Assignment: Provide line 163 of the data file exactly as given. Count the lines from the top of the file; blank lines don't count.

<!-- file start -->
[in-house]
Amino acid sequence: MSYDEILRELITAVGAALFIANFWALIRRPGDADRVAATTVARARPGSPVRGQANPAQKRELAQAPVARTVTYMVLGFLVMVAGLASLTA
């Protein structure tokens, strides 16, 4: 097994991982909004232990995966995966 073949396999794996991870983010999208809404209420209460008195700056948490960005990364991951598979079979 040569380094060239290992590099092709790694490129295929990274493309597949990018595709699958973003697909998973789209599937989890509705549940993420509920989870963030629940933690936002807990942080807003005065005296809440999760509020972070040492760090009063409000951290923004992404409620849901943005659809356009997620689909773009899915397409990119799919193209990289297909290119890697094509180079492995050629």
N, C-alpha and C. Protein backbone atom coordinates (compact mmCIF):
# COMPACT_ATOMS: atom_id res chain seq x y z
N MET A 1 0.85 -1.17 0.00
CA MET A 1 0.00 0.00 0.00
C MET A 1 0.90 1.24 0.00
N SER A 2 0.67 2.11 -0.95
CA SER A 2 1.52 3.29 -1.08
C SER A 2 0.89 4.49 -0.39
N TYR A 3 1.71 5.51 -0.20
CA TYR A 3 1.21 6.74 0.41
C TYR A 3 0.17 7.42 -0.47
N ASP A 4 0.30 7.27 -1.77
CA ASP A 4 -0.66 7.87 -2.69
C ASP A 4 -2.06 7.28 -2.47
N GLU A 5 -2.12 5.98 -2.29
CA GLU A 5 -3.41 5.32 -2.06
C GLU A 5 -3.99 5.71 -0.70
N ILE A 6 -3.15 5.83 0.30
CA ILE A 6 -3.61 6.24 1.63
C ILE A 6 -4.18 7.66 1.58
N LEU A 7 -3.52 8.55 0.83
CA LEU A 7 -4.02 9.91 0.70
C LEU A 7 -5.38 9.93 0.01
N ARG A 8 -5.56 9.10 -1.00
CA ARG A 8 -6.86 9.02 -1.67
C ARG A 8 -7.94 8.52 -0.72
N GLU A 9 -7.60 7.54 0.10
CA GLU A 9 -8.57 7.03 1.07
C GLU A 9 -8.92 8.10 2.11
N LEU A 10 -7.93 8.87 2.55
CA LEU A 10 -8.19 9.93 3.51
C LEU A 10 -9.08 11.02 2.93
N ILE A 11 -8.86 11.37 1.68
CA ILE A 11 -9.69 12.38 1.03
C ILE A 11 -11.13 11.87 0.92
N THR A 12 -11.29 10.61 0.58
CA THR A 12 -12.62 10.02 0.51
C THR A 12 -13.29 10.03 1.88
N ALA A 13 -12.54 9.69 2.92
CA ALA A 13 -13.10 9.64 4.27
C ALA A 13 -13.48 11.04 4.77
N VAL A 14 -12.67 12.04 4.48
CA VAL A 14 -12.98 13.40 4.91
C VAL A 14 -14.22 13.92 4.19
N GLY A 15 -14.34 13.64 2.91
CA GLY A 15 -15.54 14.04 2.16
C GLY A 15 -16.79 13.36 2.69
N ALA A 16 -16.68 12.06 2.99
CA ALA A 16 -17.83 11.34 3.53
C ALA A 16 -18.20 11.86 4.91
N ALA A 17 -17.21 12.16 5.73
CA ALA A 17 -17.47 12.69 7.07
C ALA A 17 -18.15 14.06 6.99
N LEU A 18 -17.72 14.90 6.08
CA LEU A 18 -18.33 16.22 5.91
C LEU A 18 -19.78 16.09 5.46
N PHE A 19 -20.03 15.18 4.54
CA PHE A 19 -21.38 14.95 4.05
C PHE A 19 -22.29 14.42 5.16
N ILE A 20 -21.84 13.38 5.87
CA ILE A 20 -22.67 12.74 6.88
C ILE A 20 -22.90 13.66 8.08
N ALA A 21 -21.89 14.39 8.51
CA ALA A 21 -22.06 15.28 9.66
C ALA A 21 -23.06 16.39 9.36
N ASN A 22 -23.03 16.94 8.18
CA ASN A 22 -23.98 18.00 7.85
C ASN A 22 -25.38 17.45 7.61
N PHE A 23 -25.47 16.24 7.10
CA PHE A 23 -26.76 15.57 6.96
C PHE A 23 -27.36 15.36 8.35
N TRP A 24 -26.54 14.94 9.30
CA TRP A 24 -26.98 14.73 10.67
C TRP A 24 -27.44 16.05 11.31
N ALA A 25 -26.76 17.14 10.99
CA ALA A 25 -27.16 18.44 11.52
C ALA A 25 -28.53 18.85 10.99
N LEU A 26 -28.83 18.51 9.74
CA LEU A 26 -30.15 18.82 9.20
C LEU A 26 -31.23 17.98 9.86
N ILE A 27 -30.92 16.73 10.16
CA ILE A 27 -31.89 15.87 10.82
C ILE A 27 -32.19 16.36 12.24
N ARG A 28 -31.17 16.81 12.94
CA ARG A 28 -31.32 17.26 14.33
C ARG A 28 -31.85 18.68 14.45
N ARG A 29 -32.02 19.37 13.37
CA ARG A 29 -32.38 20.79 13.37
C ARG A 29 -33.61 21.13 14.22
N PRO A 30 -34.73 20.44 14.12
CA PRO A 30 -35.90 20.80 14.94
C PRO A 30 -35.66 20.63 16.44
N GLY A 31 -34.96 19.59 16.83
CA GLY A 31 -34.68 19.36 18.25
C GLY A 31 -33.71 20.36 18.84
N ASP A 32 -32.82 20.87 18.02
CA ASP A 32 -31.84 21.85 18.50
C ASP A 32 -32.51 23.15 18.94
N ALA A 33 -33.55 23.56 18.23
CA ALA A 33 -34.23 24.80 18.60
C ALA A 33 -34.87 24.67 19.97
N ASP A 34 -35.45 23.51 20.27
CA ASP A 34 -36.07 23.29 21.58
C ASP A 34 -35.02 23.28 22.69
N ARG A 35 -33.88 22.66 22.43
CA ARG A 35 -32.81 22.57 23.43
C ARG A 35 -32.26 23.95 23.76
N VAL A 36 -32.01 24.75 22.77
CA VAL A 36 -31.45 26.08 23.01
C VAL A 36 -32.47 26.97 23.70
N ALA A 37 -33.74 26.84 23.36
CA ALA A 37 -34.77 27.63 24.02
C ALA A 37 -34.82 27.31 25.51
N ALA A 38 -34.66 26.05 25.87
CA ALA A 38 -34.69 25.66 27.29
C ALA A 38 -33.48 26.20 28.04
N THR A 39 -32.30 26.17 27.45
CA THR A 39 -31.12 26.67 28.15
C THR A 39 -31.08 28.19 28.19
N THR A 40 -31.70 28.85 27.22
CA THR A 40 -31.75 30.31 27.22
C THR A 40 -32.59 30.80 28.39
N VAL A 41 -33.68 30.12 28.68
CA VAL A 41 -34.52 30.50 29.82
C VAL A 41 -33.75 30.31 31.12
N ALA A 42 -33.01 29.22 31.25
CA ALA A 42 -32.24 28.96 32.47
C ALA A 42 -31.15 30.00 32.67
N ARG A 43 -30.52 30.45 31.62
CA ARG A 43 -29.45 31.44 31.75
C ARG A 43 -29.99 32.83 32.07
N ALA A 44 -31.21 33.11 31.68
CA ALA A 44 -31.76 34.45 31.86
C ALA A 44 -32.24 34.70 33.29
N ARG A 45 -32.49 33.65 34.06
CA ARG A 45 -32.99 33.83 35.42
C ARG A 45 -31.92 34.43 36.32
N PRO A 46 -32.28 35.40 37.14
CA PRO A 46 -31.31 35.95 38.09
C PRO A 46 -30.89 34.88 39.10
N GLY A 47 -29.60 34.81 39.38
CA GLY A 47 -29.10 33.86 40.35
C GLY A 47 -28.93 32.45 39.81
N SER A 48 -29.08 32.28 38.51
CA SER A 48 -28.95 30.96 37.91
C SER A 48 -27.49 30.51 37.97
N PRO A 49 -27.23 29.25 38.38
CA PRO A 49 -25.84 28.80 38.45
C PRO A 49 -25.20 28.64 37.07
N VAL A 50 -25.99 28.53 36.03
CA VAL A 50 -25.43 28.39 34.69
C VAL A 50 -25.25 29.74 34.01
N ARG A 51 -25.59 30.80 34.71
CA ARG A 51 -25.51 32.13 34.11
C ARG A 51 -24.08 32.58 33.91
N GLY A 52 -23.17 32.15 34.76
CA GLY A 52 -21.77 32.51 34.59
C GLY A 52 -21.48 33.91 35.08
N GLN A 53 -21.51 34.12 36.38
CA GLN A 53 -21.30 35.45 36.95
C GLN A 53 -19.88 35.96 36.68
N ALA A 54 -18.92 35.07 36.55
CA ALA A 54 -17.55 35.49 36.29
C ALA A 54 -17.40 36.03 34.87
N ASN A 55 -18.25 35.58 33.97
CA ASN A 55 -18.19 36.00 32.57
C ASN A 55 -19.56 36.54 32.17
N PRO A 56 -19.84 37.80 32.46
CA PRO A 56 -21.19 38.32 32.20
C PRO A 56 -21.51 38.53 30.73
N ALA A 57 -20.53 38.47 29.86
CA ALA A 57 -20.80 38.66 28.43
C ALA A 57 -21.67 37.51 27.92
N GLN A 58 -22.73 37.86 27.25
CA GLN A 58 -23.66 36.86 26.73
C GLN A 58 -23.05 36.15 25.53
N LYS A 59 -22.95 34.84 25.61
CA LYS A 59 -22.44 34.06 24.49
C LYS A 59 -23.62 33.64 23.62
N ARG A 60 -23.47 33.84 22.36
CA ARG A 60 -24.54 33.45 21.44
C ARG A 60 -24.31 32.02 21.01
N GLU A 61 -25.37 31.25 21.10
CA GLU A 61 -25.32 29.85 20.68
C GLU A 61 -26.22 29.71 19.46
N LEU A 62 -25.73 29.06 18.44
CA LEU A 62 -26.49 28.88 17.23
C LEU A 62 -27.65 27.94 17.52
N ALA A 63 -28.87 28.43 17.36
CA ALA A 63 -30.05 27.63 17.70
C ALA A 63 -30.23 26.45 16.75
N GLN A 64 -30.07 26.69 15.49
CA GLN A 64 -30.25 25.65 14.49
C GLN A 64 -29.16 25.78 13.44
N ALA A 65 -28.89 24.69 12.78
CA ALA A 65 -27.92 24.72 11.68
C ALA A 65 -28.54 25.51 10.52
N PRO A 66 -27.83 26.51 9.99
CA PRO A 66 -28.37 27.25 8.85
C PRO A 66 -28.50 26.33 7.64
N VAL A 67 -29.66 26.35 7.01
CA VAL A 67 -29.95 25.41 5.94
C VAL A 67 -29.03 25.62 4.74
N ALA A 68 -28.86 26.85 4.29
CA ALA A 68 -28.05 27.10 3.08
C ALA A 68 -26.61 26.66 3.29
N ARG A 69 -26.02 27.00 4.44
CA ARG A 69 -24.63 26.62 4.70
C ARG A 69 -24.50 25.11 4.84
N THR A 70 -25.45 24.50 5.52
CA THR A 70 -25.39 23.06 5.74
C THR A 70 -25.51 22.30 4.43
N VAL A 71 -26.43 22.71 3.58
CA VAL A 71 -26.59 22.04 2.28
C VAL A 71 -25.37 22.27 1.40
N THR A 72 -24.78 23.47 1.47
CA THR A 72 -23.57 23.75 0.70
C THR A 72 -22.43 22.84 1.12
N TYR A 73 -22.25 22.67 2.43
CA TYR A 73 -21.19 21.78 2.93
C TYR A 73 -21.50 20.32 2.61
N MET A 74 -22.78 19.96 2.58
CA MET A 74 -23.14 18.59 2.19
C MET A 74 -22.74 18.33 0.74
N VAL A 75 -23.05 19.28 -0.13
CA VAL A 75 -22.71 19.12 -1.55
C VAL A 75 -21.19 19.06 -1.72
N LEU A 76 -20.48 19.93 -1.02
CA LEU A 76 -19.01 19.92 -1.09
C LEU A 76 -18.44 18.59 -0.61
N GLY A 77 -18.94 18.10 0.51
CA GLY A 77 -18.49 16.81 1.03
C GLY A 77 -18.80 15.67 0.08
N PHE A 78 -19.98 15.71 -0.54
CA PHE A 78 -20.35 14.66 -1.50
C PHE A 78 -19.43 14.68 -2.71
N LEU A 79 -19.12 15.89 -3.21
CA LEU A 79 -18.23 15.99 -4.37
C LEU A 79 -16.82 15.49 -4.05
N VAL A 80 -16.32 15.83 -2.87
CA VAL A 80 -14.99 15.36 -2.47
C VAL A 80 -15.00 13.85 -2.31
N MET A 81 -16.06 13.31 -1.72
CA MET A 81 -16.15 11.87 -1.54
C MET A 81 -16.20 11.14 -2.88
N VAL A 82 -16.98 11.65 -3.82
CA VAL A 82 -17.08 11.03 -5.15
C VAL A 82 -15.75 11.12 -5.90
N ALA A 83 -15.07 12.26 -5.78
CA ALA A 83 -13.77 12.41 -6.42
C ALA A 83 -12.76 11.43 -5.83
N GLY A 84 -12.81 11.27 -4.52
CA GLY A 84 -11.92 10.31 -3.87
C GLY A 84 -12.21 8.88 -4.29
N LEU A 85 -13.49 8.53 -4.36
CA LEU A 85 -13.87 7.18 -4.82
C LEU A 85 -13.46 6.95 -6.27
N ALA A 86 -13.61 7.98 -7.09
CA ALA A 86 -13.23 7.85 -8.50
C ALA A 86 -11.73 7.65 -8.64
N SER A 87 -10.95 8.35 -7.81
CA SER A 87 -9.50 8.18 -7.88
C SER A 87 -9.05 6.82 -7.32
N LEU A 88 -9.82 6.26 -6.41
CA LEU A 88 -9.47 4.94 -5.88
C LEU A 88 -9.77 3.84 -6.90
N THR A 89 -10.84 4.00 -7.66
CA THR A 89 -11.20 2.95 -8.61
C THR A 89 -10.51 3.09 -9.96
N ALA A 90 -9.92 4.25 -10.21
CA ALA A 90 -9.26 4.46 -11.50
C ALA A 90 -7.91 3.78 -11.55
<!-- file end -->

CA GLN A 53 -21.30 35.45 36.95